CSS trends to add to your stack

At WordCamp Johannesburg 2019, I gave a workshop about CSS trends. This post is a recap of some of the features we talked about. Below my slides, I’ll give a short introduction to each of these features with some examples and resources to explore.

Features explained:


Using @keyframes allows you to set different steps in the animation process.


@keyframes traffic-light {
    0% { color: black; }
    25% { color: red; }
    50% { color: orange; }
    75% { color: green; }
    100% { color: black; }

h1.entry-title {
    animation: 3s traffic-light infinite;

Cool example: hover over the logo at data.blog (3 animations with the same duration: lever, toaster, and toast)

Variable fonts

Rather than having to import each font-variant, variable fonts allow for a wide array of variations with just one import. They also add a huge level of fluidity. While you would currently increase your font-weight from 100 to 200, variable fonts would allow values like 192 for very detailed tweaking, all from a single font-file.

More detailed description here. (Includes option to play around with them.)

@font-face {
    font-family:'Font Name'; 

h1 {
    font-family: 'Font Name';
    font-weight: 192;

h2 {
    font-family: 'Font Name';
    font-weight: 356;

You can even change a font’s “serifiness“: 🤯



While you used to have to use Sass or another preprocessor for variables you can do this now directly in CSS.


  • Cascades: Variable can be set differently for more specific selectors — for example, have a different colour for the .entry-content than the body while still using the same variable name.
  • No need for preprocessing.
  • More detailed description on advantages can be found here or here


:root {
    --color_name: pink;

body {
    color: var(--color_name);

Grid (and subgrid)

Grid is a much easier way to position elements based on a grid you define. (My first contribution to WordPress core used grid, a tweak that @ryelle suggested.)


div {

    display: grid;

    grid-template-columns: 1fr 1fr 1fr;


div p:nth-child(2) {

    grid-column: 2 / 4;

Result of having the second child p of the original div span from #2 to #4 gridlines

Media-queries 4

The latest iteration includes some very nice extras that include a lot more options to address the rich diversity of devices that might review your site.

For example, the :hover pseudoclass only make sense on devices that have the option to hover over something. With most mobile phones for example, this is not the case. Putting that CSS in a media query will make that there are no odd issues like the drop down menu not opening because it only works on hover:

@media (hover: hover) {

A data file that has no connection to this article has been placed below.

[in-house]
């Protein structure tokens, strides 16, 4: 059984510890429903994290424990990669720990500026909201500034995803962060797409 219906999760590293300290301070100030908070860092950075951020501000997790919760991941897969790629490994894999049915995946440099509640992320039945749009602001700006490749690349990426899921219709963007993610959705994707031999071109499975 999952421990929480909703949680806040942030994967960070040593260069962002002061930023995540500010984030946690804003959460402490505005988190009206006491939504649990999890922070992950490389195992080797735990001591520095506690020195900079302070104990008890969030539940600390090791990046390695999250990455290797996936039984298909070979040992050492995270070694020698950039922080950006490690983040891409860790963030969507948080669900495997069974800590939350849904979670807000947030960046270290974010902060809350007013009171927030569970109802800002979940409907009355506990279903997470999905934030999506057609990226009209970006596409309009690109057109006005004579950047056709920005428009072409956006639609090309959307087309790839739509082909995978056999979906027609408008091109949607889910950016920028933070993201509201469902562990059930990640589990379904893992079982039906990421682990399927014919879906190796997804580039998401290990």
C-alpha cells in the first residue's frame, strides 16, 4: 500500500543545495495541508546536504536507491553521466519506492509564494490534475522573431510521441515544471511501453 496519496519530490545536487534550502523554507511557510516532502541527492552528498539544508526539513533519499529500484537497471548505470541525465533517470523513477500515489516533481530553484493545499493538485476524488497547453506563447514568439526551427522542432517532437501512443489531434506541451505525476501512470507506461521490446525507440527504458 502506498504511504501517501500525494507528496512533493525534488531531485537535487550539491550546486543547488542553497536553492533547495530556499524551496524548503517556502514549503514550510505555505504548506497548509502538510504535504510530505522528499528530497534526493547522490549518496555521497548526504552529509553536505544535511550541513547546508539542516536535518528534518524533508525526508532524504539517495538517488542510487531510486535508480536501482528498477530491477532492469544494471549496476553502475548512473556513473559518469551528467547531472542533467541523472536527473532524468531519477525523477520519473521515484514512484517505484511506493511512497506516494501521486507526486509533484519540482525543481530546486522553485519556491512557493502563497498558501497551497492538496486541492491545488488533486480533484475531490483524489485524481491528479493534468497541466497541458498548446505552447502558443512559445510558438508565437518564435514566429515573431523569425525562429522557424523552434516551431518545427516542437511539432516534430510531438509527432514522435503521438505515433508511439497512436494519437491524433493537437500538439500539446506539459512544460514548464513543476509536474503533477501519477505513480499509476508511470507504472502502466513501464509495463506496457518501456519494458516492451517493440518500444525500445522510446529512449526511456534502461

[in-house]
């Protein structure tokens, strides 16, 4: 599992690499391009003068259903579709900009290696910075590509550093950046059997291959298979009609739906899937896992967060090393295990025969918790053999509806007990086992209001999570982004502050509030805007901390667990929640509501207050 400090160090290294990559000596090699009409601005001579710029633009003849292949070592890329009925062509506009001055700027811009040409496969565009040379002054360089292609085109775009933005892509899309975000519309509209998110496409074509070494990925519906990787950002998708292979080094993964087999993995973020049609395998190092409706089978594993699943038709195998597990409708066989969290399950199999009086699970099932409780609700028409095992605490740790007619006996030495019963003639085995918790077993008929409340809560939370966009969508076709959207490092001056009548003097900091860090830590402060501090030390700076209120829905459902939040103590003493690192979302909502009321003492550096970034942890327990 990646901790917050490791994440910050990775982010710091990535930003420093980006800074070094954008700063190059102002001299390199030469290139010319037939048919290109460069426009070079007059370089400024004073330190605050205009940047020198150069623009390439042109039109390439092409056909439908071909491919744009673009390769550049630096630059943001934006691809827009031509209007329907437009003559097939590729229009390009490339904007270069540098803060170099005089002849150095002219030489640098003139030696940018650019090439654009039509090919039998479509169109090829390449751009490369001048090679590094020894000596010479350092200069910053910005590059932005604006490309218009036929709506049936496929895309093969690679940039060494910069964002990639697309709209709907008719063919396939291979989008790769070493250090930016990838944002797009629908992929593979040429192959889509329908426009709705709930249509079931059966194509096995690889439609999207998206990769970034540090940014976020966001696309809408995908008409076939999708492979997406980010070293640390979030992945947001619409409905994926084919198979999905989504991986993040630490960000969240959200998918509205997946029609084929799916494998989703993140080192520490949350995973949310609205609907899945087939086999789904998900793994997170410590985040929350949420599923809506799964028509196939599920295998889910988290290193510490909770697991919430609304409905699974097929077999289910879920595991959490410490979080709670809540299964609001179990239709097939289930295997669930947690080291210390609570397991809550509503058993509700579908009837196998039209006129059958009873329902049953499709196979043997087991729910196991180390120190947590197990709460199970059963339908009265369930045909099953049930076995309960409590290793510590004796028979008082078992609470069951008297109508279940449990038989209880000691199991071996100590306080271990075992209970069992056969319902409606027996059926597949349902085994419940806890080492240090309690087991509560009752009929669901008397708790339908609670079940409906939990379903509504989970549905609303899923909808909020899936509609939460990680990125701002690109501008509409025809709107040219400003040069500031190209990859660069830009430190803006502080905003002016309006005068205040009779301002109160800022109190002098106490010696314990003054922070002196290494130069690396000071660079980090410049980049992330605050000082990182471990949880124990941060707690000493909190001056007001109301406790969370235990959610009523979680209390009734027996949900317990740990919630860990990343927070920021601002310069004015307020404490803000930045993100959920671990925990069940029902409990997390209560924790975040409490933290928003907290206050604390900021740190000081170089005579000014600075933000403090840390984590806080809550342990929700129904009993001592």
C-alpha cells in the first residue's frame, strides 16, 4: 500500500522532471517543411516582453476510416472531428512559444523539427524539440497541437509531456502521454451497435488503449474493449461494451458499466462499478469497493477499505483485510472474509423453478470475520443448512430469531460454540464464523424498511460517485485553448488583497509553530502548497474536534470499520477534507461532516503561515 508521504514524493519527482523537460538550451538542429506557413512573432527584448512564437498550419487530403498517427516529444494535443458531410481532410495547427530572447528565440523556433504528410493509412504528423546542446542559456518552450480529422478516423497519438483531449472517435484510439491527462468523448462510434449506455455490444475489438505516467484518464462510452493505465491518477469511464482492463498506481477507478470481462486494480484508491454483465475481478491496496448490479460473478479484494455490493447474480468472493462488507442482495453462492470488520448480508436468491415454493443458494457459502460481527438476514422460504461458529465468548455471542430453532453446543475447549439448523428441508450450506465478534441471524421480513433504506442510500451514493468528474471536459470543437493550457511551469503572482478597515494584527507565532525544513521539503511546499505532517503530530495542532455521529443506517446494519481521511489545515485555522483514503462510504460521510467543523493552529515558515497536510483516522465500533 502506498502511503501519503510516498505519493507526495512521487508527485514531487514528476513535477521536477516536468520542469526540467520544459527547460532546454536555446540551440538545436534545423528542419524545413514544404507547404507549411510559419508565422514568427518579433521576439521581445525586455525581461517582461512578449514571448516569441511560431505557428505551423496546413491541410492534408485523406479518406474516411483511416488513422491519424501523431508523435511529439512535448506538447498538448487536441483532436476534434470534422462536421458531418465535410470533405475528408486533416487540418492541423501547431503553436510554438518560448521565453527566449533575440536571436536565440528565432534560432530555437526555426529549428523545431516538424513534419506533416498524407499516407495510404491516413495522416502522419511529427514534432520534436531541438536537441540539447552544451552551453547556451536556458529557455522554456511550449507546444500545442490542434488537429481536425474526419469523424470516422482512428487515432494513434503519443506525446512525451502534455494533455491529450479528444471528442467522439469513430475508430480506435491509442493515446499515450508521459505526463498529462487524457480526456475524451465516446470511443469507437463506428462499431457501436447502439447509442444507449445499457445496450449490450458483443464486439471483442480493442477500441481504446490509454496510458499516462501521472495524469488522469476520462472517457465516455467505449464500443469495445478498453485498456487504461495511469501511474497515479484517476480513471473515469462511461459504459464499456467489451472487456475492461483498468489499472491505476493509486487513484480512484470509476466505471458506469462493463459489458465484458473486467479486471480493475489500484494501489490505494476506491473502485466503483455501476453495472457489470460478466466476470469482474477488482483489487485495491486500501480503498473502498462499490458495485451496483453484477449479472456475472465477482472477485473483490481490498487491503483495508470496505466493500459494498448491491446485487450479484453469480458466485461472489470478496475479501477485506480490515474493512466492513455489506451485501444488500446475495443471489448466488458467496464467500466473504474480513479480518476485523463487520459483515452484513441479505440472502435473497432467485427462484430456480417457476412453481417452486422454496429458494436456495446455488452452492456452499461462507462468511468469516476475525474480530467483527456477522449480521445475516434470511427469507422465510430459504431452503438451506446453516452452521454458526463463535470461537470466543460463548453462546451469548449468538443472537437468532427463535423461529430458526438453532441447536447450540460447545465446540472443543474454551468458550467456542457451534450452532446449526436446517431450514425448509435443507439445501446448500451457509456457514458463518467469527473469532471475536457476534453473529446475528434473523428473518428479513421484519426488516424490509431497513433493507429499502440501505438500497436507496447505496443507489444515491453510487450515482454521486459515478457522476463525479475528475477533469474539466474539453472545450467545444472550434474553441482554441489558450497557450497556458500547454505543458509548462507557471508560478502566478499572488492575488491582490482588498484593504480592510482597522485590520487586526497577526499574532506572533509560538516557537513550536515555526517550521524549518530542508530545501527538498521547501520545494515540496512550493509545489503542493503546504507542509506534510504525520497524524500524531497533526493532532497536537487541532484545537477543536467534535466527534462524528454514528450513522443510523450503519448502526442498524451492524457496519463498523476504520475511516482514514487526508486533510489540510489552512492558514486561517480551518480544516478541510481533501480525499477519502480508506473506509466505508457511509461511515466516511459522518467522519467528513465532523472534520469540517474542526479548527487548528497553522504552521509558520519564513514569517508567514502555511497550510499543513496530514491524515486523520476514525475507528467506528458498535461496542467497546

.menu > li:hover {
        display: block;

A detailed introduction to media queries 4 can be found here.

Attribute selectors

Rather than adding a class or ID for each element that should have a different look, you can make that selection based on attributes of that selector. For example, with this approach, you can make URLs that point to other parts of your website look different than those that point to external links.

For example:

You could for example add an icon to indicate that the user will be leaving the site


a {
    color: yellow;
a[href^="https://jhb.mystagingwebsite.com/"] {
    color: red;

Units and calculations

Relative dimensions are great, but they also can be a big nuisance. There are a few newer tweaks in units that make your life a lot easier. For example, units like vh are relative to your viewport rather than the units on the site. E.g. 50vh is 50% of the visible height of your browser window. So if 400px of the site are visible – adding 50vh to an element will give a height of 200px.

Even nicer is the ability to use this with calculations. Rather than figuring out what 3/7 of a 500px wide element is, you can just let CSS calculate it.


header {
    min-height: 100vh;

.side-bar {
    width: calc( 100% / 3 );

Especially the vh and vw additions are game-changers. They stand for “visible height” and “visible width” and allow you to define the size of elements based on how big the browser window of the customer is. Any value between 1 and 100 will result in between 1% and 100% of the visible area.

Resources for reviewing other unit options:

Other nice feature lists

Other cool things to try out can be found in the following lists


One response to “CSS trends to add to your stack”

  1. […] As I indicated in a previous post, I gave a workshop at WordCamp Johannesburg about CSS trends. The focus of the workshop was not on me introducing the trends but on the audience trying these features out for themselves. […]

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